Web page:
Tuesday, June 9, 2015

Selfies, Self Acceptance, & Transition

Yesterday I posted and open letter to loved ones who intentionally misgender me. This post is a kind of sequel to that post. This post is for people who read that letter  and want to know more about my transition. And it's going to be all about me and how good I look. So buckle up as I use the following photos to demonstrate how I feel and probably appear much more authentic than I have in the past.

Now this may initially seem like a clean cut portrait of triumph. But it's not some simplified escape or easy liberation narrative. I'm not here to invalidate the person I was 5 years ago. Just because I feel wiser and feel more myself today doesn't mean I actually am. There are inauthentic photographs of me now and surely there were photographs and undocumented moments of authentic joy in my past. My pre-transition life was not complete misery and my life today is by no means free from discomfort. But what I most want to highlight here is the fact that the bulk to the selfies I take today are much more reliably expressive and forthcoming than photos I've taken of myself in the past.

I don't necessarily think I look better in these newer pictures. And actually I acknowledge that the way I look now deviates much more from common standards of beauty/attractiveness in my culture. I'm fully aware that I was “prettier” then and that prettiness fits easily onto my frame. But ease doesn't make a thing right. The contrast I see every time I look at these photos has little to nothing to do with physical beauty.

For instance this person might be called handsome but probably not beautiful:

You can see more of the person I am in the the more current shots. In older photographs of me I see a shrinking. I see myself hiding my features I see a sort of failed demure-ness that I barely recognize as ever being part of myself. I remember seeing photos of myself back in 2006 and deleting all the candid shots I could find because they didn't conform to the kind of pretty I was trying so hard to project. I remember comparing candid and posed shots of myself and thinking and thinking, “You look pretty good when you're trying.”

One of the most prominent differences that I physically remember is that while being photographed I never allowed my crooked and yellow smile to be preserved on film. Sure I would smile and laugh big a lot but when the camera was about to click I'd tell myself to “tone it down.” So it's a bit of a lie to say physical beauty has nothing to do with this contrast, because I did a great deal of work in acting out what I thought was beauty. I approached putting on femininity was like it was my job. And I absolutely knew what customers would like. Like most people at the close of their 20s, I've climbed through a world nauseatingly full of suggestions on how to best express myself.

It's taken something like 10 years, but I've finally become more comfortable and somewhat skilled at living in my body and using it to express myself honestly. In pictures today I am more playful, unafraid of taking shots that don't conform to what's been decided as my “good angles”. In the only playful pictures I could find of my early twenties self, I'm either drunk, completely unaware a photo was being taken, or there was a person I trusted very deeply behind the camera.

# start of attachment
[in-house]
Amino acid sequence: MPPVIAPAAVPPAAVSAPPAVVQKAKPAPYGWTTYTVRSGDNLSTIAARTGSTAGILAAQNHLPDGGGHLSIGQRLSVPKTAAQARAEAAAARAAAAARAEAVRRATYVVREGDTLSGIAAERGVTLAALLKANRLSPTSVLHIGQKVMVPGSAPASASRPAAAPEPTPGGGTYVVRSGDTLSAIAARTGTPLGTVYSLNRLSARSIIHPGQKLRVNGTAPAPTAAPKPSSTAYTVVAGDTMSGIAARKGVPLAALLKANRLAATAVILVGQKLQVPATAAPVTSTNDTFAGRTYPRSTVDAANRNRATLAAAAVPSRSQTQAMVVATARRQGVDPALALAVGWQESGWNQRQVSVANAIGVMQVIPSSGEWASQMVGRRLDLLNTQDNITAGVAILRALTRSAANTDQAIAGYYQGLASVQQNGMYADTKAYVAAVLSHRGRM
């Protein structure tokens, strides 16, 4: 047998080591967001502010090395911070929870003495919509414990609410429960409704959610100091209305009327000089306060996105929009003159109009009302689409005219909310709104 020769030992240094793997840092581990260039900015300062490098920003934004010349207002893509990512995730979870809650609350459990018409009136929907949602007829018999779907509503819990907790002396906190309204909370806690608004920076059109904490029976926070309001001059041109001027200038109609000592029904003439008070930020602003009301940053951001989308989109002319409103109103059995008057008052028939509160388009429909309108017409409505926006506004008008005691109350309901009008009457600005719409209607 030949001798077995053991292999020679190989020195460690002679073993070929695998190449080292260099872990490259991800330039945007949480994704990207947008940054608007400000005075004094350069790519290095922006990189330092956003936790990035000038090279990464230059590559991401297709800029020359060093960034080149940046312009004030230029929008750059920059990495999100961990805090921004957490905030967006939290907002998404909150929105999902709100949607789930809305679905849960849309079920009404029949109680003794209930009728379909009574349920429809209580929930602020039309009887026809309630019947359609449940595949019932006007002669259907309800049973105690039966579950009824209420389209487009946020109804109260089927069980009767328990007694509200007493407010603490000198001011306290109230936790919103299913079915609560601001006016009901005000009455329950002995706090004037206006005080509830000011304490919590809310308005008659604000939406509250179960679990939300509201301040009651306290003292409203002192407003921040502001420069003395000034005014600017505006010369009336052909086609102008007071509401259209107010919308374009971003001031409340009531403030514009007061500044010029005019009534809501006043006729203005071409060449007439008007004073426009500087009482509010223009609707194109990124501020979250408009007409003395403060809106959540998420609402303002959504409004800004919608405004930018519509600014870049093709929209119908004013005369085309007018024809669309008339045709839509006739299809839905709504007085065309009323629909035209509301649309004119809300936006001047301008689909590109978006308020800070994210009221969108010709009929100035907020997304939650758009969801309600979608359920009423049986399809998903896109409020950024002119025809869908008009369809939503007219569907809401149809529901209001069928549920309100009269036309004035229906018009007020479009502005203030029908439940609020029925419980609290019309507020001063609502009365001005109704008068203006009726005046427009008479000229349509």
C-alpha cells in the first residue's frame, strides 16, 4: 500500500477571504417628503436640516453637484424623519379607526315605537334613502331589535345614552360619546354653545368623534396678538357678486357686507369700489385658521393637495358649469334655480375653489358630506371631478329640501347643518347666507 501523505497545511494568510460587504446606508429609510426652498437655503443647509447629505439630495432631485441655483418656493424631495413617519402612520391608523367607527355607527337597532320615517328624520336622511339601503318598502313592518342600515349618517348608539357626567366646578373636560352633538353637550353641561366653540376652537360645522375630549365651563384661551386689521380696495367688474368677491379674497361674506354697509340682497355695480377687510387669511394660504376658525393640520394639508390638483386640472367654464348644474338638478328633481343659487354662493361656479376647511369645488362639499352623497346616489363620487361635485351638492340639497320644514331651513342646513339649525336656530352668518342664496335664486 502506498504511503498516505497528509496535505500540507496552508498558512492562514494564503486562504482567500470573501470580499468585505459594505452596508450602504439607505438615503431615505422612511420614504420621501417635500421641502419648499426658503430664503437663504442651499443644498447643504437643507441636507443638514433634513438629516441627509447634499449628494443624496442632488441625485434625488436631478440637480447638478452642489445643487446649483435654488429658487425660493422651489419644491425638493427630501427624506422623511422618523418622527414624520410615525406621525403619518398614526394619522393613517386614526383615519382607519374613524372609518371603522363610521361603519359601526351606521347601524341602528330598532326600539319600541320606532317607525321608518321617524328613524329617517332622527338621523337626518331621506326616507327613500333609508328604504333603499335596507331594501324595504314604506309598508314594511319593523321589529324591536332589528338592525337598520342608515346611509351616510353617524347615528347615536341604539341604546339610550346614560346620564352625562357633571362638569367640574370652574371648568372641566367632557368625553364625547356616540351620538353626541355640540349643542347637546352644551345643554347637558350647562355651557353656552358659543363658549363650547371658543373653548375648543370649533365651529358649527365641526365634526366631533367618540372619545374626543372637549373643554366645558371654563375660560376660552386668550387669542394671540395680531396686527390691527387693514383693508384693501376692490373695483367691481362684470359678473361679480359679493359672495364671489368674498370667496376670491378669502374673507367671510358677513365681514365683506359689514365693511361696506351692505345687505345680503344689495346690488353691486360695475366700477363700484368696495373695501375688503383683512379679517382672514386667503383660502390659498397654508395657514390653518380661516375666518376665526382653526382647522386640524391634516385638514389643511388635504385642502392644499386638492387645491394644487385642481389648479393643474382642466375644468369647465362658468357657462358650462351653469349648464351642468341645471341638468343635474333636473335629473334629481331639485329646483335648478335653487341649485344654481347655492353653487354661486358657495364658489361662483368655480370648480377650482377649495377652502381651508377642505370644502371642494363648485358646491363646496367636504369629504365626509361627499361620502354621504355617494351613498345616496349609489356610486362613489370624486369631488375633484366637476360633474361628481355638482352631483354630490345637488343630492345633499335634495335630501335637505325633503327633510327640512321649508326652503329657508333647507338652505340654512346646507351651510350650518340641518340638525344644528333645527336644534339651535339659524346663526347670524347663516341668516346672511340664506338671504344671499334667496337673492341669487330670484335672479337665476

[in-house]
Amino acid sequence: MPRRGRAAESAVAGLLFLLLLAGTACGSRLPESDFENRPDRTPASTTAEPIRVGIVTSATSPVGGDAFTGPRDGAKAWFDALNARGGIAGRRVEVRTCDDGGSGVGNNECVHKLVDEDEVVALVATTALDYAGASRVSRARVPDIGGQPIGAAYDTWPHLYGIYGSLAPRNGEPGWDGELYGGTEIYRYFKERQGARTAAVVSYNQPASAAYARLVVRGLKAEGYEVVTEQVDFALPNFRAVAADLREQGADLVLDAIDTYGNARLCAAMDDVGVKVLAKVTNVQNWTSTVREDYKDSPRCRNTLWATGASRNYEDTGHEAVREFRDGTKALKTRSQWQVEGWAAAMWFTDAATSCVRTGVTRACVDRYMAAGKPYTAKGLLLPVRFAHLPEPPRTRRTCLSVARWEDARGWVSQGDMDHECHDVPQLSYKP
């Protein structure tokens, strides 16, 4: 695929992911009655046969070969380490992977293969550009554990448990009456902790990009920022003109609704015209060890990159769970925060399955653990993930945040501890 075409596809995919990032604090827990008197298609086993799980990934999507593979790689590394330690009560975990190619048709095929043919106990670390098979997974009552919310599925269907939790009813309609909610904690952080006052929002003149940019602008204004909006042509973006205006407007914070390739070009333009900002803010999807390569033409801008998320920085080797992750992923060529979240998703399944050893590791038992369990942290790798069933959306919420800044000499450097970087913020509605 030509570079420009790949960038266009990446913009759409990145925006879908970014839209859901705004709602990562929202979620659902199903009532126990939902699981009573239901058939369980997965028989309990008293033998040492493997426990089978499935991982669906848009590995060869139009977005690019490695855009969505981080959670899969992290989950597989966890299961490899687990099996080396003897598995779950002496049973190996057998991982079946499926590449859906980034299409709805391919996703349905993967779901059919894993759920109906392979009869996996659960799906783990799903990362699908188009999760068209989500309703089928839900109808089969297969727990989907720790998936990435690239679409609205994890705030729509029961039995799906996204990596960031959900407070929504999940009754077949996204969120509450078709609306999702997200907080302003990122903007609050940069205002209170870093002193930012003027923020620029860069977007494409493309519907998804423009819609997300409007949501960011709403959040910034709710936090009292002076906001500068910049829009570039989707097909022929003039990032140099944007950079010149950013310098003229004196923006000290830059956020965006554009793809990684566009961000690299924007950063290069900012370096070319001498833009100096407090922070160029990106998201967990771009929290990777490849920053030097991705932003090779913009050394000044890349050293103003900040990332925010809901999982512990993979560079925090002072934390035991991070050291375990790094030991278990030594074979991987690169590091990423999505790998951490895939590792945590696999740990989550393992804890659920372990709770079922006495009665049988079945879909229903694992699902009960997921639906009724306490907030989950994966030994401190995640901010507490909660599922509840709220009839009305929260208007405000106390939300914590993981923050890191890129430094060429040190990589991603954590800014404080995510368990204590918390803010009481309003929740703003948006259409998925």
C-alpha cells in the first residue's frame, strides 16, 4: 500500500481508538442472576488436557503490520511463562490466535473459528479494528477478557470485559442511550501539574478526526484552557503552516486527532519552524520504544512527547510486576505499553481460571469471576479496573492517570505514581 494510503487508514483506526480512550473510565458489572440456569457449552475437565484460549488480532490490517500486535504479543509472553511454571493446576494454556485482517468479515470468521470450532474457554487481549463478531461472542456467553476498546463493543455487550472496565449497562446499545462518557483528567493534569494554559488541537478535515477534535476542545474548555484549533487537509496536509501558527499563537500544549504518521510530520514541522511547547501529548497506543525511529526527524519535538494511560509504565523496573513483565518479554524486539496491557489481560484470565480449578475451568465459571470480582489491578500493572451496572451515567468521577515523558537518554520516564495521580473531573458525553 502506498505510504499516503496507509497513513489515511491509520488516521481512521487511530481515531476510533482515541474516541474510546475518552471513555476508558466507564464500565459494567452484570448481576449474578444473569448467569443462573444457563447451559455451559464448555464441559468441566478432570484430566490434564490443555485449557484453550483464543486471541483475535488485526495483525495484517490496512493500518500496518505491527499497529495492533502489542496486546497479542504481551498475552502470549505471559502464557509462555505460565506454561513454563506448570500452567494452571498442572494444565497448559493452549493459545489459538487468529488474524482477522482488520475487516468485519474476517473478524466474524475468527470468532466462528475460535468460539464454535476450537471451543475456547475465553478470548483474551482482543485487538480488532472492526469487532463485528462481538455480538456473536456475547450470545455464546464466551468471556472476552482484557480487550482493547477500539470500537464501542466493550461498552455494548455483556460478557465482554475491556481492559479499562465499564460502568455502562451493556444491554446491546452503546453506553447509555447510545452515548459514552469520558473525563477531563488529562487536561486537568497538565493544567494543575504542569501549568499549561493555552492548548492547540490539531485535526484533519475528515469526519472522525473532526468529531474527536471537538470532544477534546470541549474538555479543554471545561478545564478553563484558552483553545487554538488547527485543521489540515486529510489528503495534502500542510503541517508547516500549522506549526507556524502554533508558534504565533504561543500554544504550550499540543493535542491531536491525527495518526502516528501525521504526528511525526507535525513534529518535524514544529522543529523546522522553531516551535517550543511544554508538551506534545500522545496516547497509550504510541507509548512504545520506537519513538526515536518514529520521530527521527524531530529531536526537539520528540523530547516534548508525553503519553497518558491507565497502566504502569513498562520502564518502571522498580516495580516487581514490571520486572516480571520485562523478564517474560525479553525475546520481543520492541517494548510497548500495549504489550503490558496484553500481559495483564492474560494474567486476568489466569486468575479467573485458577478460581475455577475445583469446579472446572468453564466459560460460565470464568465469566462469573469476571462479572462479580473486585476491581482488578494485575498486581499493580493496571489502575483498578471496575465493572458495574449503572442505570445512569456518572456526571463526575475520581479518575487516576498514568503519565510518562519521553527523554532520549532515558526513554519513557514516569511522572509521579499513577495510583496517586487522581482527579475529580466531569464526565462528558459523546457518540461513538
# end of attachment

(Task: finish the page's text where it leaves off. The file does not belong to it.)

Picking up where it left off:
This is the sort of photo I usually took of myself:
And this is the only pre-transition photo I could find of myself as an adult that I felt honest and forthcoming:

And I actually hid this photo for a long time because part of me knew it bespoke things about me I wasn't willing to be honest about quite yet. I was afraid and doubtful of the my own vulnerability and openness.

The person in the above photo and more current pics is noticeably less concerned with how others might perceive them. In some sense taking selfies is a ritual for me. Getting to see myself distracts me from what others might think. It's important that I make it a ritual because I can't quiet the constant anxious mutterings of disapproval in the background of my subconscious that pressure me to pay attention to what others think of me. Before transition I barely ever noticed that voice was wrong. It was a fixation that drove me without even asking. One that, if I'm not being vigilant, will seep back into my habits and put its ghostly thumb on the scale of my decisions.

Even now as I write this I can feel it telling me that people who read this will think I am shallow, vain, vulgar, and wrong and so of course shouldn't be writing this piece, not in public at the very least. The voice only speaks in run on sentence. And sometimes I am too tired or anxious about other things to ignore it. If someone happens to snap a photo in one of these disquiet moments I can feel myself diverting. I can feel the false demure creeping back in. I hear Tyra Banks telling me to “smize,” I strain to hold my face in a blank sort of positive. The results, while not completely dishonest seem completely vacant.

When these moments of anxious self-doubt strike I avoid making eye contact with the camera, and if I do look into the camera it is not playful. It's deferential to any potential viewer. In those moments I am either afraid to be seen or just not fully connected to myself and my own body.

So while a cursory glance at these pictures looks like a simple FtM; sad to happy; in-my-shell to out, transition, it's not really. Please don't read this as a before-and-after fairytale makeover style story. Self-acceptance is not a product or prize one earns. It can't be bought or earned or tricked into becoming. It just comes when it comes. I can't control or regulate self acceptance and confidence, those aren't things I can control directly.

I think most people get the idea of self acceptance all wrong. Kind of like how they get the idea of coming out all wrong. They think both of these are just something you do, then you're done. You accept yourself and then the work is over or that once you come out as gay, or transgender, or whatever that you're all done and can just live peacefully after that. Well let me tell you this: self acceptance, has an aftermath (just like coming out). It often fails to land because of resistance, deeply ingrained self-denial, or just plain clumsiness.

I've come out to my parents at least three times. Each incident went seemingly smoothly to me. There was some vacant smiling and the requisite “whatever makes you happy” sentiments. They nodded quietly. They didn't ask any of the questions I'd prepared myself to answer. They didn't ask anything at all. Their confusion and resistance only came later. Usually when my expressions had forced them to confront what they'd hoped was a private reality they'd tolerate about me. Each time I came out I mistook their vacant vaguely pleasant looks for acceptance. Just like 5 years ago, when I mistook my own vacant and vaguely pleasant looks for expressions of myself.